US AID funded settler road. (Photo: Innovative Minds)
The Israeli military is pushing legislation allowing settlers to bypass the state’s convoluted building permit system in the occupied West Bank. The new law would allow settlers to create unpaved roads without a permit. If the law passes, these settlers would be the only Israeli citizens able to build roads in this manner. Currently, only the military is able to build roads without a permit.
Under the proposed legislation, Israeli-only roads in the West Bank will begin to take on a different function. This network of roadways currently exists to speed travel between the settlements and create physical barriers between Palestinian villages. The new law would treat roads as something similar to the caravans in illegal settler outposts – a means of pushing Palestinians off their land. The Civil Administration confirms the land grabbing function of the bill, stating: “the request did not deal with the paving of roads for vehicular traffic to preserve this land.”
Chiam Levinson explains in Haaretz, “as a practical matter it would significantly expand the amount of land around West Bank settlements that is off-limits to Palestinians.”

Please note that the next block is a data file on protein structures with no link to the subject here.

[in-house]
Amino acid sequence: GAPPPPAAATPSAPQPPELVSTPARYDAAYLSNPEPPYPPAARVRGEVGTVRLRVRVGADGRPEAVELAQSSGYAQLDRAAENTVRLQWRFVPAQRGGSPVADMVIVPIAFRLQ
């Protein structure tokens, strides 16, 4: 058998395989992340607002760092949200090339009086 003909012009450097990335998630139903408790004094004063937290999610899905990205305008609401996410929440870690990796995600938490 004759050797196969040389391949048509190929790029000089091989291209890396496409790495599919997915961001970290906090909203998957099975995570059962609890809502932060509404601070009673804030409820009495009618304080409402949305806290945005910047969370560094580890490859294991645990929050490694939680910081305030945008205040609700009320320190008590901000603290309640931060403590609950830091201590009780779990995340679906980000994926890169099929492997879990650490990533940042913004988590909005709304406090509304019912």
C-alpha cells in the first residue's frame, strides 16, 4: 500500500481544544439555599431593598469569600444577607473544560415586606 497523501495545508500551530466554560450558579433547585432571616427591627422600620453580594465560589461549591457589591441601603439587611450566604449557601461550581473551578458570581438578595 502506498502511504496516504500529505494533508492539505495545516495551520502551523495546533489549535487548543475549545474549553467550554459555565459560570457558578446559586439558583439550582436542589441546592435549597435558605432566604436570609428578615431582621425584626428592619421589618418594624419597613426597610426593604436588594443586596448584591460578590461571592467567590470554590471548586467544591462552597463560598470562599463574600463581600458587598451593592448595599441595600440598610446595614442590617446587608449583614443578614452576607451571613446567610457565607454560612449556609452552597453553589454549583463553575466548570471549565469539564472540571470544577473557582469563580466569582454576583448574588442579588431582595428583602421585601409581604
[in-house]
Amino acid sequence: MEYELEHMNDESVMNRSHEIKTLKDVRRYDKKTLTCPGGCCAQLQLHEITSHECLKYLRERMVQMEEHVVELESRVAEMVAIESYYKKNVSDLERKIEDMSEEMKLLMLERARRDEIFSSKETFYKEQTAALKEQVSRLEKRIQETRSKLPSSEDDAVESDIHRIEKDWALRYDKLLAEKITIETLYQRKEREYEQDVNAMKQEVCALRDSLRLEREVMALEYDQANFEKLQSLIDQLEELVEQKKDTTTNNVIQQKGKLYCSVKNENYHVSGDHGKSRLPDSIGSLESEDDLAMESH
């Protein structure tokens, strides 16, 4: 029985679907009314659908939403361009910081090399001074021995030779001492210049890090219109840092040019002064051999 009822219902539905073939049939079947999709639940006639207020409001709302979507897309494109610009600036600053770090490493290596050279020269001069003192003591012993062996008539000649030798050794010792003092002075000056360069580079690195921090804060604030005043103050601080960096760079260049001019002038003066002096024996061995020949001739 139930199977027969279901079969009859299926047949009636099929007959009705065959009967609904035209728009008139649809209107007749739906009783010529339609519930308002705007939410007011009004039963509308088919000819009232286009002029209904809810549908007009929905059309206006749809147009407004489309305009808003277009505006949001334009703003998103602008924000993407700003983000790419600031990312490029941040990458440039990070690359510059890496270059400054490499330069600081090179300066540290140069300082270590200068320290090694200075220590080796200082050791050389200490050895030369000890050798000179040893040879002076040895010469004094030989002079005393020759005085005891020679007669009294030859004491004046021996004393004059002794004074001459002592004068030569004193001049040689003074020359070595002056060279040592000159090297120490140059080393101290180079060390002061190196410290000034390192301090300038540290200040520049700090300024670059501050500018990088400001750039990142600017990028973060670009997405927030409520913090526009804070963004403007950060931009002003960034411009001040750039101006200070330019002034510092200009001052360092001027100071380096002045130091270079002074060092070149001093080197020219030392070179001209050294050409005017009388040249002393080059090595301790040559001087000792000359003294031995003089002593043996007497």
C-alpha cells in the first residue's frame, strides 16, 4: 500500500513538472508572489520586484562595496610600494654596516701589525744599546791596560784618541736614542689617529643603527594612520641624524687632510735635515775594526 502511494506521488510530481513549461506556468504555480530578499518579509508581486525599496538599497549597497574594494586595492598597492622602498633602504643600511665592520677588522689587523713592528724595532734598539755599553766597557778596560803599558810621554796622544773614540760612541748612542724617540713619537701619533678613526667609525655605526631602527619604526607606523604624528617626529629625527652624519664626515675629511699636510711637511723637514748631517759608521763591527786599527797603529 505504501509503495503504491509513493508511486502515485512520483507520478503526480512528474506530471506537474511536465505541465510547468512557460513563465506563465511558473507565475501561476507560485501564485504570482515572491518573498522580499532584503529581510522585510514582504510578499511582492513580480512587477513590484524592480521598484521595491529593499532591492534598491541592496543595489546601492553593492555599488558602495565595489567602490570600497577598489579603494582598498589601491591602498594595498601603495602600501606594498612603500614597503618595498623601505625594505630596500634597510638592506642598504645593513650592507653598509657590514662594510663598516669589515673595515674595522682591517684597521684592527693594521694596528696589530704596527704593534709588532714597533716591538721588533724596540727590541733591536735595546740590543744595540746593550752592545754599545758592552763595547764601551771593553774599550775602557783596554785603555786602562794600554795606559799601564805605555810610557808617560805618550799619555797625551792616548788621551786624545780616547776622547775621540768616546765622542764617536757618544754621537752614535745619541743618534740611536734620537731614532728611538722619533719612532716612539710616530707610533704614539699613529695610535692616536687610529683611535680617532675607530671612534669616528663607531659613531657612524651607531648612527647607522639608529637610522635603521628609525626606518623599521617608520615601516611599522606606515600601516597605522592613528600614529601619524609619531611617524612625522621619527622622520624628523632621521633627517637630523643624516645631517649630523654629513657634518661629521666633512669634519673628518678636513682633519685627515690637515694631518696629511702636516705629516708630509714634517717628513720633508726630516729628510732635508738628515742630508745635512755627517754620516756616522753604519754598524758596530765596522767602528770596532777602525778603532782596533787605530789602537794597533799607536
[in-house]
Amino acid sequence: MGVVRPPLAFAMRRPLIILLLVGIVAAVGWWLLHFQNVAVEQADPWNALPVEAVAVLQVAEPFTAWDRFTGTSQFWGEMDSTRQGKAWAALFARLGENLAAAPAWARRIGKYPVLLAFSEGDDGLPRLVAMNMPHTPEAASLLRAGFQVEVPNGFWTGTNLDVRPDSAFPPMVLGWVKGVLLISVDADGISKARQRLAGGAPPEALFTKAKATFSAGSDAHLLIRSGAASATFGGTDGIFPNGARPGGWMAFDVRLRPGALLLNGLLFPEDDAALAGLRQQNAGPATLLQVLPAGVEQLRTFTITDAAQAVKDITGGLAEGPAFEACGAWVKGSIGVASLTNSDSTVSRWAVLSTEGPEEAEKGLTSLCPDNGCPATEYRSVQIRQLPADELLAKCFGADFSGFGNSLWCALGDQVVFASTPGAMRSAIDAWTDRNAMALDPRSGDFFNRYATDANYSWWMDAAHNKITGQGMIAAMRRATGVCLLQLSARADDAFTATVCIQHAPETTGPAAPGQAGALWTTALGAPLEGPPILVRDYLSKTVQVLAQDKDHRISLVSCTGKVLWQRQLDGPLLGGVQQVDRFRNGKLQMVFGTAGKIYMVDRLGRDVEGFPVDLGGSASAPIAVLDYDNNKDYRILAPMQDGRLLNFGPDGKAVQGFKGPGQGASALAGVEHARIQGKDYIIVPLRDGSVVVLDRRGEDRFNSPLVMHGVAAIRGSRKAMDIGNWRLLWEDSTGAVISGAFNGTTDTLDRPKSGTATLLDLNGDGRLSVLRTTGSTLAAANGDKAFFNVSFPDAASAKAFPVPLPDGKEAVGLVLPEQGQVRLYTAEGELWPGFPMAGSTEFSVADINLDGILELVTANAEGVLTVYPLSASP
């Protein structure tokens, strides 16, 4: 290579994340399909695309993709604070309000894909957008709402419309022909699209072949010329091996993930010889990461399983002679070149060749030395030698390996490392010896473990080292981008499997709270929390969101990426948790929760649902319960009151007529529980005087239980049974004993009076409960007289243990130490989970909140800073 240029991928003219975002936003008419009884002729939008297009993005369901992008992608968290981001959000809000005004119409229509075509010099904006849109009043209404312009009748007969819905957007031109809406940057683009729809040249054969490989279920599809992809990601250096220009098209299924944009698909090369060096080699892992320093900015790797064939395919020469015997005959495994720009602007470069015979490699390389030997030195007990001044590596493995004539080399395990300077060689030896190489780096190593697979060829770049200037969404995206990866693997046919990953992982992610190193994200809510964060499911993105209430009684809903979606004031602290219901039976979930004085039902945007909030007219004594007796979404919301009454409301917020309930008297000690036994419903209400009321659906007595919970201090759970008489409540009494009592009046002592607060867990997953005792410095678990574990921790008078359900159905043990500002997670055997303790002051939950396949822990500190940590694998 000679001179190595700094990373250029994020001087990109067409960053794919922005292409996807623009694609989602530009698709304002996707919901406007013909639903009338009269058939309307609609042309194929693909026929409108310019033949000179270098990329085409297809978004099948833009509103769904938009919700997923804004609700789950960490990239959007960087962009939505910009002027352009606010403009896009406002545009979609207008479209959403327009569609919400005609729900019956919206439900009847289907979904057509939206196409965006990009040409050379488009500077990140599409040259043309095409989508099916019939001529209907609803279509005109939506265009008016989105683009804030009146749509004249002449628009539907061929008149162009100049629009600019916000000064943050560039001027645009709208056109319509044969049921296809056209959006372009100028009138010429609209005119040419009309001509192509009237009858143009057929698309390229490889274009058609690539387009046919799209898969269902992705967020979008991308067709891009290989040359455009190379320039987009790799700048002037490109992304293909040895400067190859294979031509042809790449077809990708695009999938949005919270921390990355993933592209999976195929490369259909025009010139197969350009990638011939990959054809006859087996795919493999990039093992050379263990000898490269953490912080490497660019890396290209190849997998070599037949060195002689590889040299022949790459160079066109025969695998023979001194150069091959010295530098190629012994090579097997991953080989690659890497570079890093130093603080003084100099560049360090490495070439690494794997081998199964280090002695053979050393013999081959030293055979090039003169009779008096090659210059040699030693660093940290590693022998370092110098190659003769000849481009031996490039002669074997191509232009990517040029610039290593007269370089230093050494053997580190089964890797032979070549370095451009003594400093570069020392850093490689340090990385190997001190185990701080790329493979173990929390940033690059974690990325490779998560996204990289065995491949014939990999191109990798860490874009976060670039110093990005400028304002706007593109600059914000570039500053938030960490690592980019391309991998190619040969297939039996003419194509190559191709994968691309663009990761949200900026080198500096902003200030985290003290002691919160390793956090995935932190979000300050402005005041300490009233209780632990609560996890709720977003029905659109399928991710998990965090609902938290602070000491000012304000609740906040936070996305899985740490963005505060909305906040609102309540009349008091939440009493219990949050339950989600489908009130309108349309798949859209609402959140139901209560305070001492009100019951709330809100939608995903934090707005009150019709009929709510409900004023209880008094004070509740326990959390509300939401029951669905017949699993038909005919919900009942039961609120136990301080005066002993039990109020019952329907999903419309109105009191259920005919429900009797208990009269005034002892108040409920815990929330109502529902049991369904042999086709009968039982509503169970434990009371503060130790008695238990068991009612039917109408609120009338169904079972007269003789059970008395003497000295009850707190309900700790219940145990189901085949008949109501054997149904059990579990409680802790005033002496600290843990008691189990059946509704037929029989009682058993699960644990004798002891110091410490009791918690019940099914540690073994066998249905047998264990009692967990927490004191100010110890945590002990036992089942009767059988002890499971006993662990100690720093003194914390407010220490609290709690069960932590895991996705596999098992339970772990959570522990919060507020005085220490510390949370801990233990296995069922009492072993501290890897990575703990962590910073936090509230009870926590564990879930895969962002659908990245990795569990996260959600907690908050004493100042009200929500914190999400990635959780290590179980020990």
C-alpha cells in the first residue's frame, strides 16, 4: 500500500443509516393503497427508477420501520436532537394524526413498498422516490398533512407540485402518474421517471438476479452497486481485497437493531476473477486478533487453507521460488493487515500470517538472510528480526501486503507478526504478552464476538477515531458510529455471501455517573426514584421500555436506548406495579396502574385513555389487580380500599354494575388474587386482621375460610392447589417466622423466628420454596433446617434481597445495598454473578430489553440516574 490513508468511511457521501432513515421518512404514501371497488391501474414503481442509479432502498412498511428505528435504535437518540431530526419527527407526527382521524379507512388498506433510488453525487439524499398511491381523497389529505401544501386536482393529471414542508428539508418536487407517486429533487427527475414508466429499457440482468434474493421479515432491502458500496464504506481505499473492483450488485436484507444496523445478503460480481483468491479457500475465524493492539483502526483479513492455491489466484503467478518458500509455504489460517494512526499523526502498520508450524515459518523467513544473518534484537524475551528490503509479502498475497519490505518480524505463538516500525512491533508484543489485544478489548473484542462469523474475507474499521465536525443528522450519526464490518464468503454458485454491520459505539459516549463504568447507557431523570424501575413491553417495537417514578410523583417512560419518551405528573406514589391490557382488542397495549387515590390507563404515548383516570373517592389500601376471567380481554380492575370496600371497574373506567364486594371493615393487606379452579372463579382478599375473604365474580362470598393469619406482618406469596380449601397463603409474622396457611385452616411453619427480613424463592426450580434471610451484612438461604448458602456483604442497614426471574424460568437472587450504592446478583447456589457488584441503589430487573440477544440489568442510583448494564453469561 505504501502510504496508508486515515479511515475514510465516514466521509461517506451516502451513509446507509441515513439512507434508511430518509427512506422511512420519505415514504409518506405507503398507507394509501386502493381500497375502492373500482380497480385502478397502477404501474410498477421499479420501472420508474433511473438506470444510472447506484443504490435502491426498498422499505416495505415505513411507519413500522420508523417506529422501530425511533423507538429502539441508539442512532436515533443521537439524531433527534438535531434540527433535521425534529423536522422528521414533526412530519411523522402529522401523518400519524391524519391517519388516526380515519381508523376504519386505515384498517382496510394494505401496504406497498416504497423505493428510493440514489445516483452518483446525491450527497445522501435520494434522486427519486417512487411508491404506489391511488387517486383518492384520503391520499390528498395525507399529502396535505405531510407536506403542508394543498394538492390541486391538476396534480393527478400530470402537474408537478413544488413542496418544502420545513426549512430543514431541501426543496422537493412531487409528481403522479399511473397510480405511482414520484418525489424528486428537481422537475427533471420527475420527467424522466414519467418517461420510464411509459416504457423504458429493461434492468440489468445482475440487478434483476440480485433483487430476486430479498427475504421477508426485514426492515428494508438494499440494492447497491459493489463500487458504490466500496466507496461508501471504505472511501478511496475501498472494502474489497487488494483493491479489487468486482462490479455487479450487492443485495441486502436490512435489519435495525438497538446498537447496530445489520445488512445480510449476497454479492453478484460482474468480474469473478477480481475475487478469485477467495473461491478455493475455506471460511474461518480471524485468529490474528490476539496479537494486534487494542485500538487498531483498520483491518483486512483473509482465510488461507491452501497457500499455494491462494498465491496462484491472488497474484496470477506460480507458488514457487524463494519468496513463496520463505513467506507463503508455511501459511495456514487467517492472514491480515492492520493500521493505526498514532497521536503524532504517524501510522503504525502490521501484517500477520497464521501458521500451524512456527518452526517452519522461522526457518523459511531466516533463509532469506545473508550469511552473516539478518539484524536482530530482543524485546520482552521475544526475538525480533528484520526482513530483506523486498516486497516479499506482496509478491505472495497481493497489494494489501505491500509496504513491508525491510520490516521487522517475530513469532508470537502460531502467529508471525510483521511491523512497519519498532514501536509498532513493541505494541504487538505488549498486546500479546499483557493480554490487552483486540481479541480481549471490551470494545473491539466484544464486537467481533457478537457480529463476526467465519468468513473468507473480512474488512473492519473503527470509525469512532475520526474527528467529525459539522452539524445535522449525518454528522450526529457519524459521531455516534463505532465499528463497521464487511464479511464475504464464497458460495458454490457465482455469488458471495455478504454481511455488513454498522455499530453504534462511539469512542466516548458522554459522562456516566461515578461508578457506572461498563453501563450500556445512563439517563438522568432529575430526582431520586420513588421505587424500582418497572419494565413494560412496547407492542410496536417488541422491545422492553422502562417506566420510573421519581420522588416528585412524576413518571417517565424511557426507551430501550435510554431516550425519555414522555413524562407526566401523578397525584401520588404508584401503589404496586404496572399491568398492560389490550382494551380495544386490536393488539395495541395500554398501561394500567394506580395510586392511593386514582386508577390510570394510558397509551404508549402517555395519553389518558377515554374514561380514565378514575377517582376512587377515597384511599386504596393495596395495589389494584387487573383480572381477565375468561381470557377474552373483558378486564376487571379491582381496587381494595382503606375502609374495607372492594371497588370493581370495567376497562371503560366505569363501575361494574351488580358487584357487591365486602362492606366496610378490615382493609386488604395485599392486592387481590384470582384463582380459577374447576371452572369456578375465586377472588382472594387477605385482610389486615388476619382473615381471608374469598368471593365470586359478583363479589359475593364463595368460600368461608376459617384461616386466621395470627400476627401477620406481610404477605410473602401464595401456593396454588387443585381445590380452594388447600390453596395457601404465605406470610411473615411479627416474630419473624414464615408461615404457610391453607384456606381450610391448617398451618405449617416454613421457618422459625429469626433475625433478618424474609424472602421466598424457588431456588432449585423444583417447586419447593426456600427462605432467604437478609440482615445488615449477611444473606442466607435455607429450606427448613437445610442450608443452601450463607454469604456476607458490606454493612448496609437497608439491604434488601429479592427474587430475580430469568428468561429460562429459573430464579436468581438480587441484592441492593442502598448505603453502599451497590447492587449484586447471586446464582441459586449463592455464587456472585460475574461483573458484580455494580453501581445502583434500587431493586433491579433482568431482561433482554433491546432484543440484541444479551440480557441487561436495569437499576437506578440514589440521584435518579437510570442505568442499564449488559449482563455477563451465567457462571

(Image: Jan de Jong/Passia)
Currently, the permitting process for settler roads requires both local and national approval. Individual settlers are limited to building only on approved government “owned” land. In this system, building in a settlement is carried out under the same “legal” process as building in Tel Aviv. Under this system of state planning, roads on both sides of the Green Line serve a cohesive “greater Israel.”
Levinson concludes the new law will give “access to security vehicles from the settlements, in an effort to keep the West Bank’s Arab residents from encroaching on the land.”
In other words, settlers would be given a quick and cheap holding tactic, to confiscate Palestinian land.